Good Reads: From “Volcano Season” to Cookies

Bárðarbunga Volcano, peterhartree
Bárðarbunga Volcano, Iceland. “Is there such a thing as a season for volcanic eruptions?” asks Robin Wylie. “Surprisingly, this may be a possibility.” Photo by Peter Hartree, Creative Commons

The Musical Travails of Duddy Kravitz: Mordecai Richler, by Brian Brennan (paywall)

In 1974, Mordecai Richler’s great comic novel The Apprenticeship of Duddy Kravitz, about a young Jewish hustler from Montreal who connives, cheats and pushes his way to the top, had been turned into a movie that was a hit in Canada and the United States. And 10 years after that, it was being turned into a stage musical that the backers hoped would be a hit on Broadway. Montreal impresario Sam Gesser had so much faith in the musical, titled simply Duddy, that he was putting up $500,000 of his own money to finance the $1.4 million production. With a libretto adapted by Richler from his novel, and songs by Jerry Leiber and Mike Stoller of 1950s’ rock ’n’ roll fame (Hound Dog, Kansas City, Jailhouse Rock), how could it miss?

“Volcano Season” — is it real? By Robin Wylie

The Earth seems to have been smoking a lot recently. Volcanoes are currently erupting in Iceland, Hawaii, Indonesia and Mexico. Others, in the Philippines and Papua New Guinea, erupted recently but seem to have calmed down. Many of these have threatened homes and forced evacuations. But among their less-endangered spectators, these eruptions may have raised a question: Is there such a thing as a season for volcanic eruptions? Surprisingly, this may be a possibility.

Beijing will outwait Hong Kong’s Protesters, by Jonathan Manthorpe (paywall)

Tens of thousands of Hongkongers took advantage of today’s Chinese national holiday to join students who have clogged the city’s streets for four days demanding Beijing deliver on its promise to give the territory democratic autonomy. But the numbers do not look large enough to prompt Beijing to rethink its decision to keep control of the process by which the head of Hong Kong’s government, the Chief Executive, is chosen. The likelihood now is that the authorities will stand back, watch the protests run out of steam and wither of their own accord.

Naomi Klein. Official photo by Ed Kashi.
Naomi Klein. Official photo by Ed Kashi.

 Review: Naomi Klein‘s This Changes Everything. By Mike Berners-Lee

Naomi Klein’s third attack on capitalism, This Changes Everything, has put the urgency of climate change front and centre. As ever for Klein, unrestrained capitalism is the root problem and has to be dealt with, however difficult that might be – and however much money and power is propping it up. Our response so far has been hopeless, but she is able to point to recent signs that we might yet achieve the radical change we need: push hard now is the message.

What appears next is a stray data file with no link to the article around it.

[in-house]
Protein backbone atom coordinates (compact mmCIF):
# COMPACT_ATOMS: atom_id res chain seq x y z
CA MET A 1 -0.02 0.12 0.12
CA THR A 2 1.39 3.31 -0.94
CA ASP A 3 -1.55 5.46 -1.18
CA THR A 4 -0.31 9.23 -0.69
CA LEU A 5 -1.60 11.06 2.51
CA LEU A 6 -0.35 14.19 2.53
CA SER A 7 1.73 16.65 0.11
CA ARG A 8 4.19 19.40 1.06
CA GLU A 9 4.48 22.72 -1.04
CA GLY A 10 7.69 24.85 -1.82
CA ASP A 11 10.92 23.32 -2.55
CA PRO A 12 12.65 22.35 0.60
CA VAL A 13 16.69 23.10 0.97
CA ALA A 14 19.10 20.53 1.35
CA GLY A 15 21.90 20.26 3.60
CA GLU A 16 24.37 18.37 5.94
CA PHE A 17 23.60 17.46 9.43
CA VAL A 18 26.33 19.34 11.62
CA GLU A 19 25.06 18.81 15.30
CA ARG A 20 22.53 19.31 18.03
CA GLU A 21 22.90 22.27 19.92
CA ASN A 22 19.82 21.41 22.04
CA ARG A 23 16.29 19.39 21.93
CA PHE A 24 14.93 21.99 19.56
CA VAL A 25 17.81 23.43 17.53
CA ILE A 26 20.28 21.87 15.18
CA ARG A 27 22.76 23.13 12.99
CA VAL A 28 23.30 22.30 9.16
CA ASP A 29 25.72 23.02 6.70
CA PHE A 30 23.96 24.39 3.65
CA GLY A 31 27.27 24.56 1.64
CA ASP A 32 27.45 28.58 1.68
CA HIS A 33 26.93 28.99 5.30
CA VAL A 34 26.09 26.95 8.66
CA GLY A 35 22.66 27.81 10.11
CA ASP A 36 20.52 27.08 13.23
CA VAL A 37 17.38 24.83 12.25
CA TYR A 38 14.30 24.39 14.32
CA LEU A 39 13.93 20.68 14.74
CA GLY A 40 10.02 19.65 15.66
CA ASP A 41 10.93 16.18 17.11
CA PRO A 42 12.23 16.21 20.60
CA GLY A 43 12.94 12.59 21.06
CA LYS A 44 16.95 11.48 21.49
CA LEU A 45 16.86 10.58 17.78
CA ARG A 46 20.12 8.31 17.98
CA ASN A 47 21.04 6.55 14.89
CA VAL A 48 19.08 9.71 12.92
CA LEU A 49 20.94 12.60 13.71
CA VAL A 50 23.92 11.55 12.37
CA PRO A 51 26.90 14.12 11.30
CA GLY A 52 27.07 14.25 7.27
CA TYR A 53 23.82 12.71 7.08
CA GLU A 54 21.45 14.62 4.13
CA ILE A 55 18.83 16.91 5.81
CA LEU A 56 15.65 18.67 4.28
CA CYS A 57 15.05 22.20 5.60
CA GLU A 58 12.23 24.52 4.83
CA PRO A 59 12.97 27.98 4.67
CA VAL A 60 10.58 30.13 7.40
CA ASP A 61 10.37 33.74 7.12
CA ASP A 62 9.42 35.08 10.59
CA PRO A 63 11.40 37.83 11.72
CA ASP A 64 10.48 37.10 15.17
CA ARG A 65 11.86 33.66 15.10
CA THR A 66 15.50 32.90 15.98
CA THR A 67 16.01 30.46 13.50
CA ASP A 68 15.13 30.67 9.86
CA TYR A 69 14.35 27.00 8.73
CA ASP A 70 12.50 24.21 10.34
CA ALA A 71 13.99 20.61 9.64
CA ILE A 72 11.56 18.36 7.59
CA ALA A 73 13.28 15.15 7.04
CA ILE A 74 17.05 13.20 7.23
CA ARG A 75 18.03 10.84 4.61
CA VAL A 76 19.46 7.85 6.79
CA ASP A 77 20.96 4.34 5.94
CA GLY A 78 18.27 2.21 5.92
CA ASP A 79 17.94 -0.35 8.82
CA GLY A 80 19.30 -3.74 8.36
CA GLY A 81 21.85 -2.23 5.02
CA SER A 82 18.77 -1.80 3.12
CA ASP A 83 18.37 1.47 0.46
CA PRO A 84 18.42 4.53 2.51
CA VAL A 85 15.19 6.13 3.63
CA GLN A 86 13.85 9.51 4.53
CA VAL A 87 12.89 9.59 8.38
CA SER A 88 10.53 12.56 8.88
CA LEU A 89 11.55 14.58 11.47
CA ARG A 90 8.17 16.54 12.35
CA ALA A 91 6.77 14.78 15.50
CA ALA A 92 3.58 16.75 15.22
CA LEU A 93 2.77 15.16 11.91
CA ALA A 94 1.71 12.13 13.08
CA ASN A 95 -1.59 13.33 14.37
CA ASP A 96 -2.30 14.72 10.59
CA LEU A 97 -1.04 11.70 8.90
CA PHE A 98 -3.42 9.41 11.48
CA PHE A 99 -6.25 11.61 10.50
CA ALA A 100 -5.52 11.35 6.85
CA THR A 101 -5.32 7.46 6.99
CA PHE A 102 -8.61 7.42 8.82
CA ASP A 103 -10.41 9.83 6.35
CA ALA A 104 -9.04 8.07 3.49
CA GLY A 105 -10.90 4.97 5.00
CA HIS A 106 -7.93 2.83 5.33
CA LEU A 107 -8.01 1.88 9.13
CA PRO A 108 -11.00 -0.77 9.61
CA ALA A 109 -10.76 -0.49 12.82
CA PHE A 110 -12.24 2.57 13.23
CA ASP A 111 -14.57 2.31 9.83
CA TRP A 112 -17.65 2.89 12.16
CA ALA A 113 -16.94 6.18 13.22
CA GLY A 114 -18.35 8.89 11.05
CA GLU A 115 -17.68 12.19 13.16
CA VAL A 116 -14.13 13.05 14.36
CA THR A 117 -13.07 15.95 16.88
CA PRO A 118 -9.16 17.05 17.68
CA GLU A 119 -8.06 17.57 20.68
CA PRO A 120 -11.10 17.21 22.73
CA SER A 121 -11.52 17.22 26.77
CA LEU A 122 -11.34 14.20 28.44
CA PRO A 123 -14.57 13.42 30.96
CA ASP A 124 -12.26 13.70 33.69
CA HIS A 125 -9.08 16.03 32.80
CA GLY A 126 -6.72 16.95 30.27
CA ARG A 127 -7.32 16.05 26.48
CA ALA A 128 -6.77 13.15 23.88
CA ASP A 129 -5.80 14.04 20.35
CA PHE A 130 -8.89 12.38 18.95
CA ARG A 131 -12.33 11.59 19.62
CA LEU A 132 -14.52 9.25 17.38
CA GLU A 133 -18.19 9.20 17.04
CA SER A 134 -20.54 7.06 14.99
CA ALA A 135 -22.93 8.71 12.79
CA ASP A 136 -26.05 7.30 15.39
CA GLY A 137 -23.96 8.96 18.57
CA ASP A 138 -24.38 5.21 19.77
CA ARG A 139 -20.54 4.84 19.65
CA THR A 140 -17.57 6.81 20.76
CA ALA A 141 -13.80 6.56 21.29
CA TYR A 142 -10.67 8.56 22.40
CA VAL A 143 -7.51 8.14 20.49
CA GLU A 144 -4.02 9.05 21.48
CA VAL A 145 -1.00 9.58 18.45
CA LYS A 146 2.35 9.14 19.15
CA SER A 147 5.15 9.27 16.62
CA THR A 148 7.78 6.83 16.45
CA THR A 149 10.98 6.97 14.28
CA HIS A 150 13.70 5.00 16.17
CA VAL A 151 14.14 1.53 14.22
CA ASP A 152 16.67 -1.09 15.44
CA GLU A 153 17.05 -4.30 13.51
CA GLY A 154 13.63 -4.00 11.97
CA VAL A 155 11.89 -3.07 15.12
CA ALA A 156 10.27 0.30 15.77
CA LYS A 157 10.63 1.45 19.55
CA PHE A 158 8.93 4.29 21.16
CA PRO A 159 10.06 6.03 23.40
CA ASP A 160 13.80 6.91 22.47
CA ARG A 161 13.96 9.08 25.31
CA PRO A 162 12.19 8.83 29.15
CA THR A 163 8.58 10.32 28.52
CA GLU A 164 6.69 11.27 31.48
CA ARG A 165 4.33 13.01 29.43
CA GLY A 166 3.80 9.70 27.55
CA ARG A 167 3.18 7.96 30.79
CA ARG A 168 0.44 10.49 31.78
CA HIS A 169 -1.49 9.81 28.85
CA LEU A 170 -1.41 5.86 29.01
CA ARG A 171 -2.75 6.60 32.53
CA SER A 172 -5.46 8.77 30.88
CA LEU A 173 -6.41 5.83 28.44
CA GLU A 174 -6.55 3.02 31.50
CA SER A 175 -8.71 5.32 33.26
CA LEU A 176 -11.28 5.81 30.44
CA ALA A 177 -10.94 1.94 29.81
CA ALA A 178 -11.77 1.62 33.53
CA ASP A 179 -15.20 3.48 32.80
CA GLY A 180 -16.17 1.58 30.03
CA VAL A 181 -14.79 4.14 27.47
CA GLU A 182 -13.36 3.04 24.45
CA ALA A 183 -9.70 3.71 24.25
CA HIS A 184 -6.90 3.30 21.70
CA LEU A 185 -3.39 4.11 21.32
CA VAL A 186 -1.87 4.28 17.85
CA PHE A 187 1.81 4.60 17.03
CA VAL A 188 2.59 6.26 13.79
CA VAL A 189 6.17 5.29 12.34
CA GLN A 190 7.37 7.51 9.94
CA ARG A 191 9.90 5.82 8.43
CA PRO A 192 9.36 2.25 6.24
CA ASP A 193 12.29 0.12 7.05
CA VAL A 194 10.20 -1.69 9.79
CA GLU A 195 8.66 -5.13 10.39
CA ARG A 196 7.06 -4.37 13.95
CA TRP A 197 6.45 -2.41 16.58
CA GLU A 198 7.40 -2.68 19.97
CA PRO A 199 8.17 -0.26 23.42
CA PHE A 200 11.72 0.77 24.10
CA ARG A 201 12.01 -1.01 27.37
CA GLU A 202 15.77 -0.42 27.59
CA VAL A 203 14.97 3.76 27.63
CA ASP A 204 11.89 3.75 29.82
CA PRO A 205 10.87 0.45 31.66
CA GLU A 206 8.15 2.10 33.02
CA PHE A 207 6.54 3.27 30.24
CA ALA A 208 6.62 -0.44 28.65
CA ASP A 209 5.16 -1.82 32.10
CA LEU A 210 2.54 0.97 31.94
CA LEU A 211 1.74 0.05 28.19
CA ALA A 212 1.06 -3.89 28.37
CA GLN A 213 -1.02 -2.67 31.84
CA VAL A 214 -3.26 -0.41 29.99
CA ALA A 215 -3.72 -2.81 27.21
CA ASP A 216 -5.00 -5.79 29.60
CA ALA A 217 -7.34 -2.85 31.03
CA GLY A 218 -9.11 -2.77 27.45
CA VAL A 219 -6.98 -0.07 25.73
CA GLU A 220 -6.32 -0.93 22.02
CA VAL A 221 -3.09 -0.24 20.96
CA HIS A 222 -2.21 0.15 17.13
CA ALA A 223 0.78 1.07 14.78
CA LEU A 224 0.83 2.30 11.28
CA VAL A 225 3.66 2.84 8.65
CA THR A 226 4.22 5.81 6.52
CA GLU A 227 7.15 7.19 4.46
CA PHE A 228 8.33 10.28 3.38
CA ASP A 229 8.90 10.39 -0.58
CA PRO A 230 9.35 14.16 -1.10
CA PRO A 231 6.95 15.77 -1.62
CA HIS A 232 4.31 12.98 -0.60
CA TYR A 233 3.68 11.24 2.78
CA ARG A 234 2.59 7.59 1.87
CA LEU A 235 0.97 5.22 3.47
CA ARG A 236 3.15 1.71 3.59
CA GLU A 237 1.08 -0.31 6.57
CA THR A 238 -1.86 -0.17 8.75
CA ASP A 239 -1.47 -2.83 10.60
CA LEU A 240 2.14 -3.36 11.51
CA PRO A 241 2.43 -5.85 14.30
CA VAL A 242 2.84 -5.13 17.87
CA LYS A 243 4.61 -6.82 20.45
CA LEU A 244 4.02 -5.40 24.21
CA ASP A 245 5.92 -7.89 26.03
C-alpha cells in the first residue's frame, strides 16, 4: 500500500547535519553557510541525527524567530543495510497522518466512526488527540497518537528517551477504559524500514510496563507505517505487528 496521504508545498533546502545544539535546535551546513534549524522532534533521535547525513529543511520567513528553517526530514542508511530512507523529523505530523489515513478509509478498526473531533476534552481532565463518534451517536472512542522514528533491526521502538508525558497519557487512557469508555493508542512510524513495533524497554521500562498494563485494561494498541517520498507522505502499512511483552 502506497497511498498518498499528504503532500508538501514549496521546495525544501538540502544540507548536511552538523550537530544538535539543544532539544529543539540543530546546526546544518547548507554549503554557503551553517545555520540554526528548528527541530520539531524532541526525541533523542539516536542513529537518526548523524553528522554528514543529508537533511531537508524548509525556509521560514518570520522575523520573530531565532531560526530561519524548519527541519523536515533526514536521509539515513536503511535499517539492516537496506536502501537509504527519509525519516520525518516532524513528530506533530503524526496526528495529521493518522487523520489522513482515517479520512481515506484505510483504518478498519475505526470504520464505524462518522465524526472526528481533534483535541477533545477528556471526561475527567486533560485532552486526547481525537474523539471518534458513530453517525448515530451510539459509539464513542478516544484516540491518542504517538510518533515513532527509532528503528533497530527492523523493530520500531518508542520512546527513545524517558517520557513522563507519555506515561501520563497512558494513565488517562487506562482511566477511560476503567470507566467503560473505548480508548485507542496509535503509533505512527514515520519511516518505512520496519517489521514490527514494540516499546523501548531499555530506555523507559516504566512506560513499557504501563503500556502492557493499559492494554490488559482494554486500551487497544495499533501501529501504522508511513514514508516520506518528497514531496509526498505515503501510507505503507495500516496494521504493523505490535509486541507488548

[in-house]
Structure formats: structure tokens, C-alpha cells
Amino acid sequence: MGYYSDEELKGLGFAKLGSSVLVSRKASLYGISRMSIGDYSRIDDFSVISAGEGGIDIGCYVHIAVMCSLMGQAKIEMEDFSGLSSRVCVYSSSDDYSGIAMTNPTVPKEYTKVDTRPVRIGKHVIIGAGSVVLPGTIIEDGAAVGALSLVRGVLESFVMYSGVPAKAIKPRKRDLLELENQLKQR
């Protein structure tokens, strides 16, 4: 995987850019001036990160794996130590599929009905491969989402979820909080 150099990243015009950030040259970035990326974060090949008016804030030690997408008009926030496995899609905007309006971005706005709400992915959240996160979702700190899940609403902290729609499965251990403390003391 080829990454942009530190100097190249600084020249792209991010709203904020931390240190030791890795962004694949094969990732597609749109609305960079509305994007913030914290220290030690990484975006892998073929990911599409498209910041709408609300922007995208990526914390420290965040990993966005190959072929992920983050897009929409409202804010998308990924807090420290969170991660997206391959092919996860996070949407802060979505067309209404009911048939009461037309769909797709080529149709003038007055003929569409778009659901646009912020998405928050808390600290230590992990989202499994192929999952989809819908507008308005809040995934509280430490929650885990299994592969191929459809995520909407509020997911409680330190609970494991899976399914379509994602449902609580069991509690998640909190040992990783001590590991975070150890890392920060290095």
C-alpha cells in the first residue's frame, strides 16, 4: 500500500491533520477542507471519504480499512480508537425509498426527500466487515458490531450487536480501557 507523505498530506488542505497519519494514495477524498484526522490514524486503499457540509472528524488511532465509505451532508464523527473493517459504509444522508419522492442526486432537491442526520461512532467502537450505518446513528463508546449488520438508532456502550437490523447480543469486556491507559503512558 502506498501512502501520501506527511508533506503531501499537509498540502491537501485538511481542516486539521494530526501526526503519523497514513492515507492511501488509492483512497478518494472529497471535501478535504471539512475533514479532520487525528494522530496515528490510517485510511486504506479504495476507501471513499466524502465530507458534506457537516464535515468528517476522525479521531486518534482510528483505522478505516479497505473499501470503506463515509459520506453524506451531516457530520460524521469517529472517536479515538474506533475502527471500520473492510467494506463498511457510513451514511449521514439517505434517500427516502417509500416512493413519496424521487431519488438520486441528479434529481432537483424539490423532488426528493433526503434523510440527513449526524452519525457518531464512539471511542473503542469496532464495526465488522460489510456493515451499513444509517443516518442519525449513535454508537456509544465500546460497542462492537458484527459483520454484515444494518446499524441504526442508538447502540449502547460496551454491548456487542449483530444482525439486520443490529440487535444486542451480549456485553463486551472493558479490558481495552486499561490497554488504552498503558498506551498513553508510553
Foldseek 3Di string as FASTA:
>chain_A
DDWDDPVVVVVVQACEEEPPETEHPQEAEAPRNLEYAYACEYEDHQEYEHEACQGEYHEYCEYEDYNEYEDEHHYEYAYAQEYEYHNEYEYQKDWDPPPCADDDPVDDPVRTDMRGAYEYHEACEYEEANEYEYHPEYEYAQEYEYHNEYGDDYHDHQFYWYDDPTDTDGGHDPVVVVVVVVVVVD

Hong Kong’s storms threaten China’s Economy. By Damian Tobin

The pro-democracy protesters in the streets of Hong Kong, once again confront Beijing with the age-old conundrum of how to balance authoritarian control and the demands of a complex modern society. For Beijing, this conundrum is particularly acute as the Communist Party has long lacked the ability to mobilise popular opinion after the discrediting of the mass, populist campaigns of the Maoist era. For Hong Kong, the conundrum offers another insight into the failure of its legislative council to adequately respond to pressing social issues and emerging threats to Hong Kong’s role as a gateway to China.

Swapping privacy for (real) cookies. By Lois Beckett

In a highly unscientific but delicious experiment, 380 New Yorkers gave up sensitive personal information — from fingerprints to partial Social Security numbers — for a cookie. “It is crazy what people were willing to give me,” said artist Risa Puno, who conducted the experiment, which she called “Please Enable Cookies,” at a Brooklyn arts festival. The cookies — actual cookies — came in flavors such as “Chocolate Chili Fleur de Sel” and “Pink Pistachio Peppercorn.” To get a cookie, people had to turn over personal data that could include their address, driver’s license number, phone number and mother’s maiden name.

Interactive installation/sculpture artist Risa Puno swapped cookies -- a Pink Peppercorn Pistachio cookie, anyone?  -- for people's private data and even fingerprints, at the Dumbo Arts Festival in New York. The cookie escapade was part of Heather Hart's Barter Town project in New York.